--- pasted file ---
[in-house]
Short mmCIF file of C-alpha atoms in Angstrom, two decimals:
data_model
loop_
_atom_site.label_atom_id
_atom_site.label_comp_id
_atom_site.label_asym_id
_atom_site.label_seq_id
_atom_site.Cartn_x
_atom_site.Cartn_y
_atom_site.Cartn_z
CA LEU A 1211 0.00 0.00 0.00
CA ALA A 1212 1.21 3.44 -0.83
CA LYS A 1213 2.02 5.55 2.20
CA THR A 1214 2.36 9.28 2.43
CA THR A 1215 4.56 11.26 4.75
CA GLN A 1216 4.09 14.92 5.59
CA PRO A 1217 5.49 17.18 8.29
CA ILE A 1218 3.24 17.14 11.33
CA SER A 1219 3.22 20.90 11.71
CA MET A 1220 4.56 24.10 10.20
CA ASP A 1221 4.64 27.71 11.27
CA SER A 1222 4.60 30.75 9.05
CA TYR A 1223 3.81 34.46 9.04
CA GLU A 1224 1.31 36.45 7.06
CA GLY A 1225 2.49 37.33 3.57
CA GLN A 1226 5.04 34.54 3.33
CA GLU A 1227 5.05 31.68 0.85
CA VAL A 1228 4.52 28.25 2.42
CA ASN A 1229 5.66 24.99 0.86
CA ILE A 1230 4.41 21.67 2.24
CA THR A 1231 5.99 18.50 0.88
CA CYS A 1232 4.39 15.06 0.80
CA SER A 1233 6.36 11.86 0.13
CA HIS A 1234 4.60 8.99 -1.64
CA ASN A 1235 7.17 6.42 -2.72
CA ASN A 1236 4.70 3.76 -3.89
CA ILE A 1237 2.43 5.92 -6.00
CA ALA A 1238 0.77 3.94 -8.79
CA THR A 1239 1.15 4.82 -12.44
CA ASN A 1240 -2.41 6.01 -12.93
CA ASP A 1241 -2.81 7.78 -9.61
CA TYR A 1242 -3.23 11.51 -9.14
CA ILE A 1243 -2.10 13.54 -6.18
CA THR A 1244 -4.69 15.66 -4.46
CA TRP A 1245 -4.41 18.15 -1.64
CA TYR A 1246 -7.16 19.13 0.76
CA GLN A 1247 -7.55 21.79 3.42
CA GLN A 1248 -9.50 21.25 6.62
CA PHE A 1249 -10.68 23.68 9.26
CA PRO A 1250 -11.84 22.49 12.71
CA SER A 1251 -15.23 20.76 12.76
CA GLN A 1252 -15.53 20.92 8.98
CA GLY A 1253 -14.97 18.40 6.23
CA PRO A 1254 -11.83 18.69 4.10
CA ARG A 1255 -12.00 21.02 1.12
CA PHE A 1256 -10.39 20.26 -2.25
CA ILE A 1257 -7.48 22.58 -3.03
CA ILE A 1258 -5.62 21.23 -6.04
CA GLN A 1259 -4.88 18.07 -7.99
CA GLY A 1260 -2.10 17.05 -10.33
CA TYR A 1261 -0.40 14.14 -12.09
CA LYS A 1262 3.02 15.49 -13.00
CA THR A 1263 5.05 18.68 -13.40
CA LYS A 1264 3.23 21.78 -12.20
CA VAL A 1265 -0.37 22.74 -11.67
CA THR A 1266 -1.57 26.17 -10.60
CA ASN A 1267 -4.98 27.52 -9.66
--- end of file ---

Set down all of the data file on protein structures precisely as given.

[in-house]
Short mmCIF file of C-alpha atoms in Angstrom, two decimals:
data_model
loop_
_atom_site.label_atom_id
_atom_site.label_comp_id
_atom_site.label_asym_id
_atom_site.label_seq_id
_atom_site.Cartn_x
_atom_site.Cartn_y
_atom_site.Cartn_z
CA LEU A 1211 0.00 0.00 0.00
CA ALA A 1212 1.21 3.44 -0.83
CA LYS A 1213 2.02 5.55 2.20
CA THR A 1214 2.36 9.28 2.43
CA THR A 1215 4.56 11.26 4.75
CA GLN A 1216 4.09 14.92 5.59
CA PRO A 1217 5.49 17.18 8.29
CA ILE A 1218 3.24 17.14 11.33
CA SER A 1219 3.22 20.90 11.71
CA MET A 1220 4.56 24.10 10.20
CA ASP A 1221 4.64 27.71 11.27
CA SER A 1222 4.60 30.75 9.05
CA TYR A 1223 3.81 34.46 9.04
CA GLU A 1224 1.31 36.45 7.06
CA GLY A 1225 2.49 37.33 3.57
CA GLN A 1226 5.04 34.54 3.33
CA GLU A 1227 5.05 31.68 0.85
CA VAL A 1228 4.52 28.25 2.42
CA ASN A 1229 5.66 24.99 0.86
CA ILE A 1230 4.41 21.67 2.24
CA THR A 1231 5.99 18.50 0.88
CA CYS A 1232 4.39 15.06 0.80
CA SER A 1233 6.36 11.86 0.13
CA HIS A 1234 4.60 8.99 -1.64
CA ASN A 1235 7.17 6.42 -2.72
CA ASN A 1236 4.70 3.76 -3.89
CA ILE A 1237 2.43 5.92 -6.00
CA ALA A 1238 0.77 3.94 -8.79
CA THR A 1239 1.15 4.82 -12.44
CA ASN A 1240 -2.41 6.01 -12.93
CA ASP A 1241 -2.81 7.78 -9.61
CA TYR A 1242 -3.23 11.51 -9.14
CA ILE A 1243 -2.10 13.54 -6.18
CA THR A 1244 -4.69 15.66 -4.46
CA TRP A 1245 -4.41 18.15 -1.64
CA TYR A 1246 -7.16 19.13 0.76
CA GLN A 1247 -7.55 21.79 3.42
CA GLN A 1248 -9.50 21.25 6.62
CA PHE A 1249 -10.68 23.68 9.26
CA PRO A 1250 -11.84 22.49 12.71
CA SER A 1251 -15.23 20.76 12.76
CA GLN A 1252 -15.53 20.92 8.98
CA GLY A 1253 -14.97 18.40 6.23
CA PRO A 1254 -11.83 18.69 4.10
CA ARG A 1255 -12.00 21.02 1.12
CA PHE A 1256 -10.39 20.26 -2.25
CA ILE A 1257 -7.48 22.58 -3.03
CA ILE A 1258 -5.62 21.23 -6.04
CA GLN A 1259 -4.88 18.07 -7.99
CA GLY A 1260 -2.10 17.05 -10.33
CA TYR A 1261 -0.40 14.14 -12.09
CA LYS A 1262 3.02 15.49 -13.00
CA THR A 1263 5.05 18.68 -13.40
CA LYS A 1264 3.23 21.78 -12.20
CA VAL A 1265 -0.37 22.74 -11.67
CA THR A 1266 -1.57 26.17 -10.60
CA ASN A 1267 -4.98 27.52 -9.66